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Precise Treatment, Precise Care

image of Kristan Freitag and a patient
Child life specialist Kristan Freitag strives to improve the patient experience during radiation therapy.

Radiation Oncology takes a patient and family centered approach

Patients who receive radiation therapy understand that the process often comes with anxiety. In order to best appreciate the wants and needs of patients and families, the Department of Radiation Oncology formed a Patient and Family Centered Care (PFCC) committee. The goal of the group, which consists of former radiation patients, family members and radiation therapy caregivers, is to offer patients and families the opportunity to reflect on their treatment and recommend potential ways to improve the experience for others.

"Both pediatric and adult patients may experience anxiety about their appointments and treatments," says Kristan Freitag, a child life specialist in radiation oncology. "Rather than guessing what our patients and families want and need, we realized it was best to ask them."

Because Freitag's role involved helping patients and families cope through radiation therapy, the Department of Radiation Oncology tapped her expertise in the area of patient and family centered care, a well-established practice among pediatric patients at C.S. Mott Children's Hospital.

Freitag, along with Joumana Dekmak, the radiation therapist supervisor, leads the PFCC committee. The group currently includes six advisers (former patients or family members), as well as a variety of clinical staff, including physicians, radiation therapists and supervisors. The committee meets monthly.

"Radiation therapy varies depending on the doctor's prescription," says Dekmak. "We work hard to calm the patient and set expectations on the first day. Radiation feels no different from receiving an X-ray, but some patients require special immobilization when they're on the table. This can be stressful."

Treatment can take as little as 10 minutes, or as long as an hour depending on the patient's treatment prescription. Because patients cannot move, they are encouraged to listen to music or audio books for distraction.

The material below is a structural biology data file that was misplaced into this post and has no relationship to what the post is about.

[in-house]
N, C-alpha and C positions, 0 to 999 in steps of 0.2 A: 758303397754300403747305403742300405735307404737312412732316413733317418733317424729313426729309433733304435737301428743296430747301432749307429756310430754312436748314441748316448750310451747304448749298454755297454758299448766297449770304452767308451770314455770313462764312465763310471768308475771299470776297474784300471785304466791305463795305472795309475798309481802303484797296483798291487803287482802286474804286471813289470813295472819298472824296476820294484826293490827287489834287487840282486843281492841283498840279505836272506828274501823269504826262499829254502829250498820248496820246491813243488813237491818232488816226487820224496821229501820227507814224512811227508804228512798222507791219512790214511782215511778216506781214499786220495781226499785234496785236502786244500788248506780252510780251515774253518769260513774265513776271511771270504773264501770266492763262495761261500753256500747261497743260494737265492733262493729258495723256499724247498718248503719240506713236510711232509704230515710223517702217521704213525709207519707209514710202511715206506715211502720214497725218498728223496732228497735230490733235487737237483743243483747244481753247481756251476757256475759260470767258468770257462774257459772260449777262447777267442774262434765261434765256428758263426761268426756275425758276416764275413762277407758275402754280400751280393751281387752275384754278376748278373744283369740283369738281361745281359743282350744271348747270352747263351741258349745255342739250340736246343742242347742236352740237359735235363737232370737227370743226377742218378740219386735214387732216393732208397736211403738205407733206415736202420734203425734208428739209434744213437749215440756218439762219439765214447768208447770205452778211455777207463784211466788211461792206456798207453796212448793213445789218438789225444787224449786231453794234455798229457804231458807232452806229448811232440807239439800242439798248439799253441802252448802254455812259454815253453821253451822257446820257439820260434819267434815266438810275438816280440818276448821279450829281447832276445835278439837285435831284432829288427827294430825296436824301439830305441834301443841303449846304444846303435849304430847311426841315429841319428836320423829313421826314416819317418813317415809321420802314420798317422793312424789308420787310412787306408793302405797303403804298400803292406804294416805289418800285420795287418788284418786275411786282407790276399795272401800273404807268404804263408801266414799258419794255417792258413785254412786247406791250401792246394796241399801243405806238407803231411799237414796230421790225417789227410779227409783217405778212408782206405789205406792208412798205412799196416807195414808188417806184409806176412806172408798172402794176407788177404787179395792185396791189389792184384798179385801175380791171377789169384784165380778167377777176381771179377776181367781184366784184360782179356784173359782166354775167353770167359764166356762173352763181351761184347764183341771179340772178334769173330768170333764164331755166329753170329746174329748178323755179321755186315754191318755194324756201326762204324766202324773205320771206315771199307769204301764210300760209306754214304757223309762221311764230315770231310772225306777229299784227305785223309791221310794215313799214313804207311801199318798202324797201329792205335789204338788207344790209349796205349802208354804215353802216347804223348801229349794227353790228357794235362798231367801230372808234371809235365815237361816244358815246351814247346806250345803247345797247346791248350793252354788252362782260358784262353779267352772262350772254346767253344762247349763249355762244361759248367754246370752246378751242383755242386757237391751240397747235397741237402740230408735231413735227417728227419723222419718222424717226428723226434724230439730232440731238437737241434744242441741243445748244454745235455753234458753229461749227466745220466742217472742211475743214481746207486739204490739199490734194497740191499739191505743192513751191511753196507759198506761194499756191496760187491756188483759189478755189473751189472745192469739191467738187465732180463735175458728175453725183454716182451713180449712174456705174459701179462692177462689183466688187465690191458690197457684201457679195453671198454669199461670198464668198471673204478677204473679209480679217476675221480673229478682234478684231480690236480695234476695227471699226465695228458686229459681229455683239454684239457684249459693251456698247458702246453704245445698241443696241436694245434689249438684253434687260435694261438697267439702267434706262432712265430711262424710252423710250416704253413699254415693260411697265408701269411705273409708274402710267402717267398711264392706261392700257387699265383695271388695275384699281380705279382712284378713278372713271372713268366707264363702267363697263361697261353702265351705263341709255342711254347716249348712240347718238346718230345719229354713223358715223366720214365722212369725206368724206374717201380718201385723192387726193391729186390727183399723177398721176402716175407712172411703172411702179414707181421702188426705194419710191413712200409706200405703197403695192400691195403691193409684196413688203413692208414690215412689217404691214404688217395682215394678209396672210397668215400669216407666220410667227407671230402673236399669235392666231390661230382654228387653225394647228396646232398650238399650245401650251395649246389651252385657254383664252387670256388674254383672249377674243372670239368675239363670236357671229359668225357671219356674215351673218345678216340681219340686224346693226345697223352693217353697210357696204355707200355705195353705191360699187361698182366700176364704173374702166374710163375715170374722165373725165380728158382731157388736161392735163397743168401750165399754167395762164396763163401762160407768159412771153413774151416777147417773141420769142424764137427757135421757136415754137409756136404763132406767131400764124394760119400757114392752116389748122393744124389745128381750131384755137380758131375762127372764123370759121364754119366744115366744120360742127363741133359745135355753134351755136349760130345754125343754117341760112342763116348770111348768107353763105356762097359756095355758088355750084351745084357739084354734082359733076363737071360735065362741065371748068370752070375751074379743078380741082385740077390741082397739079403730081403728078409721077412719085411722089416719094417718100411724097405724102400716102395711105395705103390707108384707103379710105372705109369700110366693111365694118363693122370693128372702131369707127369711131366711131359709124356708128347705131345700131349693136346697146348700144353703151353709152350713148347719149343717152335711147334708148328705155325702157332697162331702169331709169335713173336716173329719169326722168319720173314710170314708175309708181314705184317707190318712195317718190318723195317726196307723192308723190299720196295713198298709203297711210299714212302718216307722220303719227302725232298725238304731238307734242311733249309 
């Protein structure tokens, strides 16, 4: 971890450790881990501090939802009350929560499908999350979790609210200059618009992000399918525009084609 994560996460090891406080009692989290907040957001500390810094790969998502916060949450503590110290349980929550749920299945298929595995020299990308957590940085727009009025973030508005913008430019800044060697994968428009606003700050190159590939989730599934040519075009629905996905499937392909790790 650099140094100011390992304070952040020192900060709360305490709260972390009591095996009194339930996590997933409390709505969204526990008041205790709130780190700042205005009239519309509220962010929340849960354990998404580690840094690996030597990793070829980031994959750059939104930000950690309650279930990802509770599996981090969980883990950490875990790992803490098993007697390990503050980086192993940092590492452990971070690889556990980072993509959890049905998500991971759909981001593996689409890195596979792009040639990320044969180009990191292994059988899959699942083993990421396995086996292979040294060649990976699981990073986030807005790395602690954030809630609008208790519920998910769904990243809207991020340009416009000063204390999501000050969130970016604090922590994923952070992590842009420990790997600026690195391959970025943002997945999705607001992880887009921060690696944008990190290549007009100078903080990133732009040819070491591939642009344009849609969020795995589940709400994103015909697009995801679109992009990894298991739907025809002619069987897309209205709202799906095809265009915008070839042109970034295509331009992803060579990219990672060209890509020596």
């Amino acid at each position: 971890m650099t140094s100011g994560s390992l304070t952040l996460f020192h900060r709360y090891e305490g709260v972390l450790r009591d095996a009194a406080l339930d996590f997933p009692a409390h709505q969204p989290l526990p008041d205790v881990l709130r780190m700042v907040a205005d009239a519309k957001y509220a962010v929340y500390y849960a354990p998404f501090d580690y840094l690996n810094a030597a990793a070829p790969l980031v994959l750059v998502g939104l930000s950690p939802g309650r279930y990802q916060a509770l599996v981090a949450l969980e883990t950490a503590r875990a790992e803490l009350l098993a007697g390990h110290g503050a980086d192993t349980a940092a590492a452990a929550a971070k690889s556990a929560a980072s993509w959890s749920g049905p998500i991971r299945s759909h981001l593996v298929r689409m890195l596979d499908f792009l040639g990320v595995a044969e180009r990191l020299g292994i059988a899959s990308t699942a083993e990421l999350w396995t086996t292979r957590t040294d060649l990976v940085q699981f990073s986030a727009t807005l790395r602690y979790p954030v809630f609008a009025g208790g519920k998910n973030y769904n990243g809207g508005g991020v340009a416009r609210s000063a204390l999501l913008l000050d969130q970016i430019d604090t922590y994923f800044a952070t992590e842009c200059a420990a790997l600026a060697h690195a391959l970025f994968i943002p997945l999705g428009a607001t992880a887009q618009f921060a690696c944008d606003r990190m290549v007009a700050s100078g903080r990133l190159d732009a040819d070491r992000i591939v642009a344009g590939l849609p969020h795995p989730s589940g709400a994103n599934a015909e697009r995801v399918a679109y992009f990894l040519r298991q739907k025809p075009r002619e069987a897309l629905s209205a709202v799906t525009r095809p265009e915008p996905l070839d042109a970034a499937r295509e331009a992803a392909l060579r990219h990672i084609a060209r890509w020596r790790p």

"We've tried to improve the patient experience by having iPods in each room with different types of music, guided imagery and books. We also project a night sky on the ceiling to help patients relax," Freitag says.

The goal, Dekmak says, is to take the time to understand patient concerns so they can be addressed on the first day of treatment.

Improvements have already begun since increasing the focus on patients and families. The number of pediatric patients requiring anesthesia during radiation treatment due to anxiety has been reduced from around 40 percent to just 3 percent. The same types of techniques have been implemented with anxious adult patients.

"Often the fear of the unknown can be scarier than the actual treatment," Freitag says. "The best way to improve the patient experience is individualized patient preparation and patient and family involvement throughout the treatment journey."

How you can help

Email Kristan Freitag at [email protected] if you’re interested in improving the future of patient care for those receiving radiation therapy.

Read the Spring, 2015 issue of Thrive.

Learn more about Patient and Family Centered Care

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Thrive Issue: 
Spring, 2015